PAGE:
Please wait while we process your payment
If you don't see it, please check your spam folder. Sometimes it can end up there.
Don’t have an account?
Create Your Account
Sign up for your FREE 7-day trial
Already have an account? Log in
Choose Your Plan
$4.99/month + tax
$24.99/year + tax
Save over 50% with a SparkNotes PLUS Annual Plan!
for a group?
Get Annual Plans at a discount when you buy 2 or more!
$18.74 /subscription + tax
Subtotal $37.48 + tax
on 2-49 accounts
on 50-99 accounts
Want 100 or more?
for a customized plan.
You'll be billed after your free trial ends.
7-Day Free Trial
Renews December 6, 2023
November 29, 2023
Discounts (applied to next billing)
This is not a valid promo code.
(one code per order)
Annual Plan - Group Discount
SparkNotes Plus subscription is $4.99/month or $24.99/year as selected above. The free trial period is the first 7 days of your subscription. TO CANCEL YOUR SUBSCRIPTION AND AVOID BEING CHARGED, YOU MUST CANCEL BEFORE THE END OF THE FREE TRIAL PERIOD. You may cancel your subscription on your Subscription and Billing page or contact Customer Support at email@example.com. Your subscription will continue automatically once the free trial period is over. Free trial is available to new customers only.
For the next 7 days, you'll have access to awesome PLUS stuff like AP English test prep, No Fear Shakespeare translations and audio, a note-taking tool, personalized dashboard, & much more!
You’ve successfully purchased a group discount. Your group members can use the joining link below to redeem their group membership. You'll also receive an email with the link.
Members will be prompted to log in or create an account to redeem their group membership.
Thanks for creating a SparkNotes account! Continue to start your free trial.
Your PLUS subscription has expired
See discount terms and conditions.
Motifs are recurring structures, contrasts, and literary devices that can help to develop and inform the text's major themes.
Paul regards loyalties with great reverence, and throughout the novel, loyalties are tested and either broken or strengthened. Paul establishes his loyalty to Mitchell by taking the punishment for riding Ghost Wind, and Robert revokes the loyalty between him and Paul by succumbing to peer pressure. Mitchell demonstrates his loyalty to Paul by taking the money Sutcliffe owes him, and Paul reciprocates by helping Mitchell escape from the consequences of this theft. Loyalty is crucial among postbellum southern Black people partly because of their disenfranchisement and partly because they cannot trust or accept help from whites. As a substitute for the social, legal, and political structures that sustain white power, Black people call on a more informal network of friends and family who make extreme sacrifices for one another. For example, Mitchell agrees to tie his life to Paul's by helping him clear and later farm Granger's land, and Cassie sends Paul every cent she has to help Paul secure the land he wants. Since they cannot rely on social structures to protect and help them, Paul and his family have learned to rely upon each other.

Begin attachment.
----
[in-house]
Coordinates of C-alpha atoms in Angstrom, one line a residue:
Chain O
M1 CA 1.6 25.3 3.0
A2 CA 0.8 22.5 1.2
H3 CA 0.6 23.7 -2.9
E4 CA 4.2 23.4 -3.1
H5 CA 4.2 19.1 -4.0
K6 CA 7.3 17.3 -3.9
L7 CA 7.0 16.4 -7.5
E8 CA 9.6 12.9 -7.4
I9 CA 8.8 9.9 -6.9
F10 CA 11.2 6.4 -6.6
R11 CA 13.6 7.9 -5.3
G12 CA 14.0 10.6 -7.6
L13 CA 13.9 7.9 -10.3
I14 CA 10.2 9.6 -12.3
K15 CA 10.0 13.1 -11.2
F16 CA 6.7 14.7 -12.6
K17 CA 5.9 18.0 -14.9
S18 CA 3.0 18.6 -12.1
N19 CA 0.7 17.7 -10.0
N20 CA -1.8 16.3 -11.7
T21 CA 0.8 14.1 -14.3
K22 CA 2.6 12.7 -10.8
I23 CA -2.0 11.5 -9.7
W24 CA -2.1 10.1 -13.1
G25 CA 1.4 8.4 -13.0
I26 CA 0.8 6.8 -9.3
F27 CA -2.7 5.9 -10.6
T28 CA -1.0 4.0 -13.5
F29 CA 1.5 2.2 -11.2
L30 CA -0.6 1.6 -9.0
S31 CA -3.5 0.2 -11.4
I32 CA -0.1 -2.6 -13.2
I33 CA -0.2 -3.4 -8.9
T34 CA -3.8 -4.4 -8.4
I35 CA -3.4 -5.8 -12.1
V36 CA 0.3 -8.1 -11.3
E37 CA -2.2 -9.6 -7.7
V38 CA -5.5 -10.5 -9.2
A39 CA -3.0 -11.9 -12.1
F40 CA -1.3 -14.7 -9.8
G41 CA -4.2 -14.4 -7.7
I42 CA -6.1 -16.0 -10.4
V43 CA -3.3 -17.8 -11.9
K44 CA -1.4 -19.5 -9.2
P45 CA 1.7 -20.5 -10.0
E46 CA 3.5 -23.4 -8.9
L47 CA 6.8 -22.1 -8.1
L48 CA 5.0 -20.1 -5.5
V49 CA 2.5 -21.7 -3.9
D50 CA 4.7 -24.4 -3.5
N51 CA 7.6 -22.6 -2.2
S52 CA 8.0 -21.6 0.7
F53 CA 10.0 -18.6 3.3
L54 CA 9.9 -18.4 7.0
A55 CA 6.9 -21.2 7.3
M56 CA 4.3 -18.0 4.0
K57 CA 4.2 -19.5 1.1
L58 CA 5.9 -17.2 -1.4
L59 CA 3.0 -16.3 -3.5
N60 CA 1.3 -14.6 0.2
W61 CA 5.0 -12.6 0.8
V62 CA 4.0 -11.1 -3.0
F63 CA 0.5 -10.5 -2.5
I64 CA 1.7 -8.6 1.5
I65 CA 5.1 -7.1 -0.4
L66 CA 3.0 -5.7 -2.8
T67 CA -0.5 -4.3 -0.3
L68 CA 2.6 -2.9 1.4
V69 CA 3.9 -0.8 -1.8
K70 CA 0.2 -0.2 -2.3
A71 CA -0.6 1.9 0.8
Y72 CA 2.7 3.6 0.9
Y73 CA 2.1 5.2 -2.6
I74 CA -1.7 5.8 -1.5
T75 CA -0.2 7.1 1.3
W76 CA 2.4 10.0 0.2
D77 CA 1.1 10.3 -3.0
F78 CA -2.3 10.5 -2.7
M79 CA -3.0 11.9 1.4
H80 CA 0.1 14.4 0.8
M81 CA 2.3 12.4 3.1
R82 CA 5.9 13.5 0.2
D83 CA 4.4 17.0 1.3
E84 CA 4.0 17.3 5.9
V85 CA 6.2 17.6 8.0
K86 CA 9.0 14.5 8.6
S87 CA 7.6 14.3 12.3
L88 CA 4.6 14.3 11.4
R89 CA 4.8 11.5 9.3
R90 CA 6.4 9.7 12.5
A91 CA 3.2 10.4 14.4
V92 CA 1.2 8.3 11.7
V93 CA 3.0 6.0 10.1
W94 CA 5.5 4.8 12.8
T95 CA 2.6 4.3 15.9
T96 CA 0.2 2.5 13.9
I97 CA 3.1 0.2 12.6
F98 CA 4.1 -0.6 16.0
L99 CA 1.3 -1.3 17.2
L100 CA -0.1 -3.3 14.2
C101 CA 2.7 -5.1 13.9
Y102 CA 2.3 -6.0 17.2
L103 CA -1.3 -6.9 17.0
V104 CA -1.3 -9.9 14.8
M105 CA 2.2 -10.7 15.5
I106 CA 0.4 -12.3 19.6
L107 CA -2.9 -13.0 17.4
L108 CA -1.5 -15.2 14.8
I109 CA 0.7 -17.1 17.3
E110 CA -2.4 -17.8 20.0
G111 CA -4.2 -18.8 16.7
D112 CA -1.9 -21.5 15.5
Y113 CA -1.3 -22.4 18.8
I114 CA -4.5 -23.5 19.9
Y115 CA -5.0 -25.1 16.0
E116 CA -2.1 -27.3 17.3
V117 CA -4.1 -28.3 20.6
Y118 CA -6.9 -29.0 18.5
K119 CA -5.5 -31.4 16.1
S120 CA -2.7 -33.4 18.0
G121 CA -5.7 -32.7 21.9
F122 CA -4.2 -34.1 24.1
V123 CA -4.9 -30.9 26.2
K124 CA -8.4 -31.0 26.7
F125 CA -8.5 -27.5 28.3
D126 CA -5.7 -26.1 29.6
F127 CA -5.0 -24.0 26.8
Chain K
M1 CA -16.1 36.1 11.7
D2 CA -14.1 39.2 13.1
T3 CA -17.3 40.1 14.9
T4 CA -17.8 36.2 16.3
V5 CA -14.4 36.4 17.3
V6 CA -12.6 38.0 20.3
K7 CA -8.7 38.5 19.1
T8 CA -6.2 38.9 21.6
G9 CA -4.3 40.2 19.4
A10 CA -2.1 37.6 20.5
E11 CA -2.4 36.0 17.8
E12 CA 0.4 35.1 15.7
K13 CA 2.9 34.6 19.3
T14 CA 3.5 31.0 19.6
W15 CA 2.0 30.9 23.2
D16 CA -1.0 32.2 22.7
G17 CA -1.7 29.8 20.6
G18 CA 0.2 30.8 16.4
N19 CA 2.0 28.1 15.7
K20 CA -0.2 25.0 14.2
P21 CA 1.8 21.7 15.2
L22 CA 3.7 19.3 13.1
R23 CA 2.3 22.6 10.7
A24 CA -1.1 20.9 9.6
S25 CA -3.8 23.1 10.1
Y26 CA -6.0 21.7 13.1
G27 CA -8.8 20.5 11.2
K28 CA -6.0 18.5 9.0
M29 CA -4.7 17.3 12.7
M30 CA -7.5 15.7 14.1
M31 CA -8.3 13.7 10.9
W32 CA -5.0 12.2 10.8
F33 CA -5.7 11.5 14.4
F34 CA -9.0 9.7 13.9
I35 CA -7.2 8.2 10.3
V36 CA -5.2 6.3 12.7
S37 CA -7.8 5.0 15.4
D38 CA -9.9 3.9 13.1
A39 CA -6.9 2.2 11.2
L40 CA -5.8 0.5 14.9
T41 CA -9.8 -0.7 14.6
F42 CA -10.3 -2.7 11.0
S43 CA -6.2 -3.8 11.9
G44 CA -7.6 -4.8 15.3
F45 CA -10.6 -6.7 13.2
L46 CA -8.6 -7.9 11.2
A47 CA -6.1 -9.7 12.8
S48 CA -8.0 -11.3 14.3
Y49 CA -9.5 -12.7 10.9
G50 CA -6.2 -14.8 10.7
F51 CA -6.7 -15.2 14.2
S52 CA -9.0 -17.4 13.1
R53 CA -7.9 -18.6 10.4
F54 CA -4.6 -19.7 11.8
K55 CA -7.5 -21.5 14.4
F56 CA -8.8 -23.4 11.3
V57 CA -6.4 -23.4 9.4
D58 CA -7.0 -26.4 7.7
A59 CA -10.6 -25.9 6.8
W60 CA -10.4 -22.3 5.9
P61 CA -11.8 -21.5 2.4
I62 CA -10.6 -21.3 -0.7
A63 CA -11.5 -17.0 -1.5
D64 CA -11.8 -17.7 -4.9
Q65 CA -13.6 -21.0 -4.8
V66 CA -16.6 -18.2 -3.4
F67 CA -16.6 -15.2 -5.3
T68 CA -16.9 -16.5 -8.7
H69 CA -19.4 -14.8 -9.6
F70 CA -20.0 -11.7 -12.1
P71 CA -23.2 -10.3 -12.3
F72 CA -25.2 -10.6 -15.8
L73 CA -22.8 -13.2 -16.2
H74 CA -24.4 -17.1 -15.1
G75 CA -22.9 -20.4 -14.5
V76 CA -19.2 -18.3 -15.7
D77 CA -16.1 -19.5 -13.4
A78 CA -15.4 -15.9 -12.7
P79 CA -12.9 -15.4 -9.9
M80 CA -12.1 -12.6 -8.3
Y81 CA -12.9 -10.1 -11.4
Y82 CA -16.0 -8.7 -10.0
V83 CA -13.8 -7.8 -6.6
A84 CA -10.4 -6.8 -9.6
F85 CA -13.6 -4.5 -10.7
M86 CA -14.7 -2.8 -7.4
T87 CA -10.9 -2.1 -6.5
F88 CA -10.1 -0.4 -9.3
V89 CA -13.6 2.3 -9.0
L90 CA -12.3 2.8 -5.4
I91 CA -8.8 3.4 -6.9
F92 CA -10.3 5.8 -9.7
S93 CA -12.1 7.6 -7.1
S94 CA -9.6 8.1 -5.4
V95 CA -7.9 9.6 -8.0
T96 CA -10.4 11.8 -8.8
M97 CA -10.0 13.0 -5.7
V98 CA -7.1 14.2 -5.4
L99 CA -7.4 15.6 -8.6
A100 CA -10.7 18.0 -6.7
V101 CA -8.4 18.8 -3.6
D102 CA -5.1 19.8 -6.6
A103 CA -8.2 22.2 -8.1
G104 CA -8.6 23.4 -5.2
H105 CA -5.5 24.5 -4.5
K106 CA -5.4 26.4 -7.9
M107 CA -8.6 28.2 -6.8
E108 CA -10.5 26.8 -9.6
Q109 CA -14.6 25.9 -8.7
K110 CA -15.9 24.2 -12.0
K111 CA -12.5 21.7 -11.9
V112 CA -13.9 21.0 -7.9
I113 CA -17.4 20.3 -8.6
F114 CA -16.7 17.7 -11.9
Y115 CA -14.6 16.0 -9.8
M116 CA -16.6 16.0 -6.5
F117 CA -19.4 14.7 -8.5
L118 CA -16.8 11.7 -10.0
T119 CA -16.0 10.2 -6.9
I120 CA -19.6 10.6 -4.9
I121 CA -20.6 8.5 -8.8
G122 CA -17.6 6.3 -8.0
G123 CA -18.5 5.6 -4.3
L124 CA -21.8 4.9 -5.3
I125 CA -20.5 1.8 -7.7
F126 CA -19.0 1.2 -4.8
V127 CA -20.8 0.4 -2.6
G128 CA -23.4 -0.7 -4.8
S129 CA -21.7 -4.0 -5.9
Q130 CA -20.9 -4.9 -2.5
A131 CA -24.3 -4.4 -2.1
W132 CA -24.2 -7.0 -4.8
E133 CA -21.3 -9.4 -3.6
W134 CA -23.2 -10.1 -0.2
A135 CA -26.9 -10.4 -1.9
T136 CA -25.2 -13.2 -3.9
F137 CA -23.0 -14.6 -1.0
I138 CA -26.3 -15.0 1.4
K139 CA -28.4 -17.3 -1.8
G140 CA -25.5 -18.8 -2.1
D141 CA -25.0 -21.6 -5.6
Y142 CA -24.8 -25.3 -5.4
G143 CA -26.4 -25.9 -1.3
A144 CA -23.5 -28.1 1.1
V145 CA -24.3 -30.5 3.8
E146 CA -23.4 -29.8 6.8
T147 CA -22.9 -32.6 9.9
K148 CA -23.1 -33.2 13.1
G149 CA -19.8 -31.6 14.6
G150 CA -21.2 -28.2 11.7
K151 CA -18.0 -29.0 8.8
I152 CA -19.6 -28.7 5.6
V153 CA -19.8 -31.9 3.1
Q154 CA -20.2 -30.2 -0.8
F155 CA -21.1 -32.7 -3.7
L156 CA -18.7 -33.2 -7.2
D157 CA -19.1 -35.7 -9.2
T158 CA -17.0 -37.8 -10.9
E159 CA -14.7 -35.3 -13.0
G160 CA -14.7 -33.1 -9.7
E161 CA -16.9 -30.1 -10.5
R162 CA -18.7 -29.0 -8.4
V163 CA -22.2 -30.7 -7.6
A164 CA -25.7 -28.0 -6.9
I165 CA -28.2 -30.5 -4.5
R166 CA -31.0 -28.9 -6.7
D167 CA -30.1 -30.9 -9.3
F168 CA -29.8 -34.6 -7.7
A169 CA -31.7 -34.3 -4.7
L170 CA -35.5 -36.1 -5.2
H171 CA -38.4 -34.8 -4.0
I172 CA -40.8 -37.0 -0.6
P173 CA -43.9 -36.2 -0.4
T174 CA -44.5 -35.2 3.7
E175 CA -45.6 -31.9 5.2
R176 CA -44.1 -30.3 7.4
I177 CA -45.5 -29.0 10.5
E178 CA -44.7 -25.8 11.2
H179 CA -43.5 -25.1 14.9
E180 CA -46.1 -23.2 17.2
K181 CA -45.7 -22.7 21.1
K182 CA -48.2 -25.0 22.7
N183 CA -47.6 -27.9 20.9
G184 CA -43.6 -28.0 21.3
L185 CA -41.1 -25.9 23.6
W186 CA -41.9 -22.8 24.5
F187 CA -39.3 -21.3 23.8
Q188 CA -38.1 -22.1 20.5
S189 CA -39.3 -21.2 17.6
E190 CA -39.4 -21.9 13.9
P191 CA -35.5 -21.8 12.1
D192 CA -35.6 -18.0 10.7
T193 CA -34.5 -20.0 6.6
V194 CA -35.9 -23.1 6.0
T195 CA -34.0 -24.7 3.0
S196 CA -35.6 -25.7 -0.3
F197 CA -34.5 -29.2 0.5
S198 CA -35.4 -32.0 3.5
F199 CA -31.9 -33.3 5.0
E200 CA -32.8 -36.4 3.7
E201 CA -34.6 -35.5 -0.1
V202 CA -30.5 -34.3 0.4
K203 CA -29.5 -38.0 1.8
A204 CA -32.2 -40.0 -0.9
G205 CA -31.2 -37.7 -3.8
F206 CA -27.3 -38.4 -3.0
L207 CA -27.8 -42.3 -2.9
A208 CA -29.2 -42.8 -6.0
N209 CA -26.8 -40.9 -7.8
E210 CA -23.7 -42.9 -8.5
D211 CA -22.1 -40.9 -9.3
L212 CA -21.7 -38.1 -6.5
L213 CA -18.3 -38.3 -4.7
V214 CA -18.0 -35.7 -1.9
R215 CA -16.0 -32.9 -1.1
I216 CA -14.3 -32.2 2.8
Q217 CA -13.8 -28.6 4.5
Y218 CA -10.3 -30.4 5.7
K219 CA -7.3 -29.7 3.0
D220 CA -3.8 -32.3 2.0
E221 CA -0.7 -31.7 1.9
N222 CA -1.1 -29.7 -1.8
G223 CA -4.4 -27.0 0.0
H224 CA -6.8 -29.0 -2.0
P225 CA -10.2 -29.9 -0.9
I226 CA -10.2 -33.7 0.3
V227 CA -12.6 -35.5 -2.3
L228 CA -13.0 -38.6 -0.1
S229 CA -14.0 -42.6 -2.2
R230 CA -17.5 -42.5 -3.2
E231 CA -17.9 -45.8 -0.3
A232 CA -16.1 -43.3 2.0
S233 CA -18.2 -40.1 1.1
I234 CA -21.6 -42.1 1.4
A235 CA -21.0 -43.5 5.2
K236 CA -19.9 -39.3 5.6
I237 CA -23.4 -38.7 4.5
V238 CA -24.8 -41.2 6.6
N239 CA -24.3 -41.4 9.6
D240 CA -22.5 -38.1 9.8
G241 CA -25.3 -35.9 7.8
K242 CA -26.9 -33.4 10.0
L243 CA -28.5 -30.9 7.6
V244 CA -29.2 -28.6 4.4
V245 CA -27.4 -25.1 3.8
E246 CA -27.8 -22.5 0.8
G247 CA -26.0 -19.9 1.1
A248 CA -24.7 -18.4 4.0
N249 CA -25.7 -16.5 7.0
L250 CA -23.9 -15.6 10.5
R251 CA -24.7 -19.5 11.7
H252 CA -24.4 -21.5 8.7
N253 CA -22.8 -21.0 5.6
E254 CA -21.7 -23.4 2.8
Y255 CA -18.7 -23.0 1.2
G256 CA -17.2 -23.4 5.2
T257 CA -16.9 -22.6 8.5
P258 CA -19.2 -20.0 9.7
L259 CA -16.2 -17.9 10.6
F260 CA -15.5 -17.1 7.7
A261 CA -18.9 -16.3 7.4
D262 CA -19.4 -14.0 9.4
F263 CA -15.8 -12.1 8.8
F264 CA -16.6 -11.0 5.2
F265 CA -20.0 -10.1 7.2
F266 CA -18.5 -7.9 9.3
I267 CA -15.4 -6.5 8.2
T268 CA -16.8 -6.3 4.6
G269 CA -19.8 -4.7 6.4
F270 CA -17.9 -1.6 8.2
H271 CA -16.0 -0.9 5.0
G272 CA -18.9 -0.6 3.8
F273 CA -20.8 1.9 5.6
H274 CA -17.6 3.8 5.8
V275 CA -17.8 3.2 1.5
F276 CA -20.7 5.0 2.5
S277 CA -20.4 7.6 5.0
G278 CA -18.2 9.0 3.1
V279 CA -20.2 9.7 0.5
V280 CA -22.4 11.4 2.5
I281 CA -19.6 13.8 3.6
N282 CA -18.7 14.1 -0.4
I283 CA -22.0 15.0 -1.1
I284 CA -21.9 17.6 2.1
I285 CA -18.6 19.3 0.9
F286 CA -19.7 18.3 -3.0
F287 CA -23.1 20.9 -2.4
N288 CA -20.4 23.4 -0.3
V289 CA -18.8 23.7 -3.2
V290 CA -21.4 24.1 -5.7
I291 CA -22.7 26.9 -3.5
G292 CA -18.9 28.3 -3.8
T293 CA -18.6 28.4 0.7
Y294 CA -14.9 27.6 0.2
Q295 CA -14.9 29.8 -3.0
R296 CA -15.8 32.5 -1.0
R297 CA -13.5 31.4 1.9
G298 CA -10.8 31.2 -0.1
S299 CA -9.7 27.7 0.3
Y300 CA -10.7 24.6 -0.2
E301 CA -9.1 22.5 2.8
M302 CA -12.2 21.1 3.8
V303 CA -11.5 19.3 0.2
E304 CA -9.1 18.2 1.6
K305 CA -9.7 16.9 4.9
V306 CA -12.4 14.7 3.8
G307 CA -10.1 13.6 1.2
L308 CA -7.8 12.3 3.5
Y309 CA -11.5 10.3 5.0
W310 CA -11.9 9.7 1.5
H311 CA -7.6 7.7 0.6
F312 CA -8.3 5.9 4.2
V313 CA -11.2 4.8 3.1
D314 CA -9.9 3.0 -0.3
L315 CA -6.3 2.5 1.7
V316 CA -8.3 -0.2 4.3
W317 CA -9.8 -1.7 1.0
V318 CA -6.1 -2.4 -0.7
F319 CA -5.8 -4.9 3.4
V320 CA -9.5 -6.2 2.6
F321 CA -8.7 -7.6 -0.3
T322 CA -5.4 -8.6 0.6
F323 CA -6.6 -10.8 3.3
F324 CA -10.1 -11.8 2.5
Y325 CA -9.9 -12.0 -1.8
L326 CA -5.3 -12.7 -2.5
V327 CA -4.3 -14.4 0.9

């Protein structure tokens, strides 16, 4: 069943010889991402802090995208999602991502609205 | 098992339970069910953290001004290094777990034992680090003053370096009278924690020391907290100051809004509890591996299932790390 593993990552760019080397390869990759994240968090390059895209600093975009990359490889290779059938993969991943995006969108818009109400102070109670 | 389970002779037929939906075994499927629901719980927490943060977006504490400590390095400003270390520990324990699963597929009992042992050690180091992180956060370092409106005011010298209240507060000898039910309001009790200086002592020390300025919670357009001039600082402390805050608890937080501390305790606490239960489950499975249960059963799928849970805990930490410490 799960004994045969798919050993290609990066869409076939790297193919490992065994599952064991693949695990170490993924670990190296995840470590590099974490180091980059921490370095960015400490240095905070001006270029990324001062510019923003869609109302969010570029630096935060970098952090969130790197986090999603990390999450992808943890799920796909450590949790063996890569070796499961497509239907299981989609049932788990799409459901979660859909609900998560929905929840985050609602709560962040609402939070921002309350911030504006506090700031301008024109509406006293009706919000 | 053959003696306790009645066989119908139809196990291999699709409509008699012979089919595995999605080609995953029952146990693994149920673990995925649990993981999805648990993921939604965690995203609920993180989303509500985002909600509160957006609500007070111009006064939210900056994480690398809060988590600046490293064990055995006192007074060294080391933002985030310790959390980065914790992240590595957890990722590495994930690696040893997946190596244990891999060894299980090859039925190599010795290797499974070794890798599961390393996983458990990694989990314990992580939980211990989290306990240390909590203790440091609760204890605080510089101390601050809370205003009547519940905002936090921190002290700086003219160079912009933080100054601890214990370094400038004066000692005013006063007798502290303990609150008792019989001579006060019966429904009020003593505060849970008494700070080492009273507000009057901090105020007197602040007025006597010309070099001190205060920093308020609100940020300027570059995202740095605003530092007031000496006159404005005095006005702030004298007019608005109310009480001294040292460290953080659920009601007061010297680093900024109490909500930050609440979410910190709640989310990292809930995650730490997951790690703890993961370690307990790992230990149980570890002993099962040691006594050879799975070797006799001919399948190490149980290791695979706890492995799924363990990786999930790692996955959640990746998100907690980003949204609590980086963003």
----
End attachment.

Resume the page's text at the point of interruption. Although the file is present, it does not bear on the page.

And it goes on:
From a young age, Paul is attuned to the craft of haggling for goods: he observes his father's strategies when he buys Ghost Wind, and he listens intently as Luke Sawyer haggles with customers over the furniture Paul has created. Paul uses these lessons when he haggles with Sutcliffe over his jockey price, when he haggles with Granger over the forty acres, and when he haggles with Hollenbeck over his land. Paul is a skilled bargainer—he is cool and respectful, he starts bargaining at a better price than he expects to get, and he is careful to hide how dearly he wants the object in question. Paul's act of haggling is a metaphor for the larger-scale haggling he does with white society at large. He is calculating, aware of his limitations, but ready to take risks when necessary so that he can establish himself as a dignified and self- sufficient adult.
Paul, Sam Perry, and Rachel Perry have each been unnamed and/or renamed by their white social superiors. Paul cannot be called by his full name, Paul- Edward, because it would be presumptuous for Paul to take his father's name when none of his white brothers have it. Sam Perry was nicknamed Sam by his owner because of his physical strength, and Rachel Perry was unnamed by her white owner's wife, because the white woman wanted to name her own daughter Rachel. These unnamings/renamings demonstrate the scope of white power and metaphorically communicate the dominance of whites to Black people—after all, these individuals do not even have the power to identify themselves. Black people, in response, engage in renamings: Rachel's mother calls her by her name in private, and after Emancipation she takes the name in public as well. Caroline insists on calling Paul by his full name, saying that he deserves the name. Moreover, names—not only last names—carry history and heritage. Paul and Caroline name Mitchell's baby Mitchell Thomas Logan, and Paul's own sons' names contain the names Luke, Edward, Hammond, and George, thereby encapsulating and preserving his family's history.
As Paul grows up, he spends a great deal of his time reading. His obsession with reading both signifies and causes rifts with other Black kids: a gang of boys teases him when they find him reading at the river, and men at the logging camp take offense to his preoccupation with his letter writing. Paul's passion for reading and writing represent his privileged childhood and his white heritage, but they also give Paul a crucial tool. Paul leverages his literacy to befriend Mitchell, and it also provides him with good ways to spend his time so he can save virtually all his money. Symbolically, Paul's salvation comes in the form of a letter from Cassie.
Ace your assignments with our guide to The Land!